If I gave thanks to our dark Lord Satan in grace, for the bounty he has bestowed upon his followers would you expect a Christian to quietly bow their head and go along?  What if I gave thanks to the Flying Spaghetti Monster for touching our pasta with His noodley appendage?

Boofinator

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Re: Where do you draw the line on ethics
« Reply #104 on: November 09, 2018, 02:01:34 PM »
If I gave thanks to our dark Lord Satan in grace, for the bounty he has bestowed upon his followers would you expect a Christian to quietly bow their head and go along?  What if I gave thanks to the Flying Spaghetti Monster for touching our pasta with His noodley appendage?

Ramen.

GuitarStv

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Re: Where do you draw the line on ethics
« Reply #105 on: November 09, 2018, 02:18:15 PM »
If I gave thanks to our dark Lord Satan in grace, for the bounty he has bestowed upon his followers would you expect a Christian to quietly bow their head and go along?  What if I gave thanks to the Flying Spaghetti Monster for touching our pasta with His noodley appendage?

Ramen.

Pasta be with you.

shenlong55

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Re: Where do you draw the line on ethics
« Reply #106 on: November 09, 2018, 02:27:12 PM »
I also think religious people should respect atheists in the same way

This is really the crux of the issue.  A religious person respecting an atheist wouldn't say grace.  An atheist respecting a religious person would bow their head while grace is said.  If you have these two disparate groups eating at the same table, someone will not be respected . . . and in my experience this is always the atheist.

I don't have a solution for the problem and would encourage someone who doesn't believe in God to bow their head and stay quiet . . . but it's a pretty obvious double standard, and it's evident how this might be grating/frustrating for the person who doesn't believe in religion to constantly be forced to pay respects to other people's beliefs - other people who refuse to respect his own.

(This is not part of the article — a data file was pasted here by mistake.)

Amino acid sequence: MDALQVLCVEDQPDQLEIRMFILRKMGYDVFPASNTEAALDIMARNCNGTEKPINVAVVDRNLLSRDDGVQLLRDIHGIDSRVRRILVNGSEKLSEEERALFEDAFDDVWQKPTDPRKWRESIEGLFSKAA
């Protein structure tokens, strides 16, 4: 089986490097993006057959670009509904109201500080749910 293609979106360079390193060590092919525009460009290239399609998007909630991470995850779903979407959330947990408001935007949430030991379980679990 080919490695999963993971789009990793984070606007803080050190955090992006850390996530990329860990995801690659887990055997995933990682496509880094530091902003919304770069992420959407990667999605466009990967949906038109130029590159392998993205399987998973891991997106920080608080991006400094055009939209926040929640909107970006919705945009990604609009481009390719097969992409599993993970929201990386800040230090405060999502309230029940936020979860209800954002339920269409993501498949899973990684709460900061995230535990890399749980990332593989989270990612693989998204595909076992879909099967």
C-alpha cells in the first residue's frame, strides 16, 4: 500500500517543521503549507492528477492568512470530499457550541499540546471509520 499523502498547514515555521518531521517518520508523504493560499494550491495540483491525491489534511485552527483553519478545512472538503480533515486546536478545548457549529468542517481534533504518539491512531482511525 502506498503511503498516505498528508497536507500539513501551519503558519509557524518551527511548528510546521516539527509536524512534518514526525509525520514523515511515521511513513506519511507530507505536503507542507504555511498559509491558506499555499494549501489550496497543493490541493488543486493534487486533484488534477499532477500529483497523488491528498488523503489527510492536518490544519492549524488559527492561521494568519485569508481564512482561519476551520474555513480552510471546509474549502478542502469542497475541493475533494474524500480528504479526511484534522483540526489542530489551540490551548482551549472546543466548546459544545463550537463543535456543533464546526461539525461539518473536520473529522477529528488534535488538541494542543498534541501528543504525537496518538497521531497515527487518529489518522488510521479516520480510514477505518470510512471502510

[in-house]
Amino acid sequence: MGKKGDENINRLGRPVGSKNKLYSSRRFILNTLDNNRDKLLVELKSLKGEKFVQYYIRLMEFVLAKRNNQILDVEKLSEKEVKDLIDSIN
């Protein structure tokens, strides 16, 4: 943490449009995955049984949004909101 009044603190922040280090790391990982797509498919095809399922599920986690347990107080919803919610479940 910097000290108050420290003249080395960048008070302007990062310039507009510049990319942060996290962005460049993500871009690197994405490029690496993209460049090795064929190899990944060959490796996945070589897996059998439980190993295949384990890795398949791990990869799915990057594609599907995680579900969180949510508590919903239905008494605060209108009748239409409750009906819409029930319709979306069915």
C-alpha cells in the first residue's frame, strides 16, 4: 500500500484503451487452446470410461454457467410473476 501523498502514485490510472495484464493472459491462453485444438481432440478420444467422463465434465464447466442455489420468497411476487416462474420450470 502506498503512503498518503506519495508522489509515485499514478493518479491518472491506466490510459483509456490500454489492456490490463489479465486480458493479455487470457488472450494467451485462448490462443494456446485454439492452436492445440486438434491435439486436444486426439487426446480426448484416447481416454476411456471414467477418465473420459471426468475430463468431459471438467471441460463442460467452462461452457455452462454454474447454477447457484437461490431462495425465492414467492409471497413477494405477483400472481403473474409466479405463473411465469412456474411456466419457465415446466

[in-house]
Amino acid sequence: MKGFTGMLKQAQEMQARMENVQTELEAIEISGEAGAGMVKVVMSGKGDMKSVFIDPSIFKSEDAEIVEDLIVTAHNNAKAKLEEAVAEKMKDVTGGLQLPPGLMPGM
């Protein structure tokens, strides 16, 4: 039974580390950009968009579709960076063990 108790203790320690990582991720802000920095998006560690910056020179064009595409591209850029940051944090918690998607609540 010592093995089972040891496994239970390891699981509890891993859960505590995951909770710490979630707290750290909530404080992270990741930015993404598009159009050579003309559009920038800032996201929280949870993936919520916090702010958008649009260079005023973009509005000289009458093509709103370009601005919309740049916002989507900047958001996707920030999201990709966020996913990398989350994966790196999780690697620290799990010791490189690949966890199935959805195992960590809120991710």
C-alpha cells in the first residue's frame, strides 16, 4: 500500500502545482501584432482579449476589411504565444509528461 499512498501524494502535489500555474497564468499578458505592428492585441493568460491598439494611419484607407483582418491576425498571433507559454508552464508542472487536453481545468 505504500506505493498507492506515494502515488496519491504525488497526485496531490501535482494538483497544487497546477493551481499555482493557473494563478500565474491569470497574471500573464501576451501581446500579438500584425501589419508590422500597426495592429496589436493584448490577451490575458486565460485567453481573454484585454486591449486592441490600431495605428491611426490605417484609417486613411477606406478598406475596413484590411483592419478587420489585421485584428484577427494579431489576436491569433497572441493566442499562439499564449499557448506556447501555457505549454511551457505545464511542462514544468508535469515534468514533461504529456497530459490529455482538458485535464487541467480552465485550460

I consider myself agnostic, not atheist, but I have no problem with saying a prayer or bowing for a prayer. I'm not disrespected in the least when people pray around me. When I pray, I don't pray for intercession from a deity, but I do find value in being humble and articulating thankfulness. But whatever. You can be offended by prayer if you wish.

I'm not personally offended by prayer at all but like you, I'm not an atheist.


I also think religious people should respect atheists in the same way

This is really the crux of the issue.  A religious person respecting an atheist wouldn't say grace.  An atheist respecting a religious person would bow their head while grace is said.  If you have these two disparate groups eating at the same table, someone will not be respected . . . and in my experience this is always the atheist.

I don't have a solution for the problem and would encourage someone who doesn't believe in God to bow their head and stay quiet . . . but it's a pretty obvious double standard, and it's evident how this might be grating/frustrating for the person who doesn't believe in religion to constantly be forced to pay respects to other people's beliefs - other people who refuse to respect his own.

I don't mind bowing my head and praying occasionally, because I am truly thankful for life, food, health, etc. Meditating on that is healthy, so I do not feel too offended when praying (for the right purposes; can't stand when people pray to win before a sporting event or election).

As mentioned, this isn't something that personally offends me . . . but common advice is to let the religious celebrate their religion in the name of respect (indeed, this is the advice I give my son).  This respect doesn't usually extend to those who are uncomfortable with the celebration of religion though, which is weird.

Agreed, meditating is healthy and there's nothing offensive about giving thanks.  If a grace doesn't mention a deity and simply discusses thankfulness, that would should be acceptable and inoffensive to anyone.  I've rarely heard a grace said before a meal that didn't directly mention a God or blessings from a God though.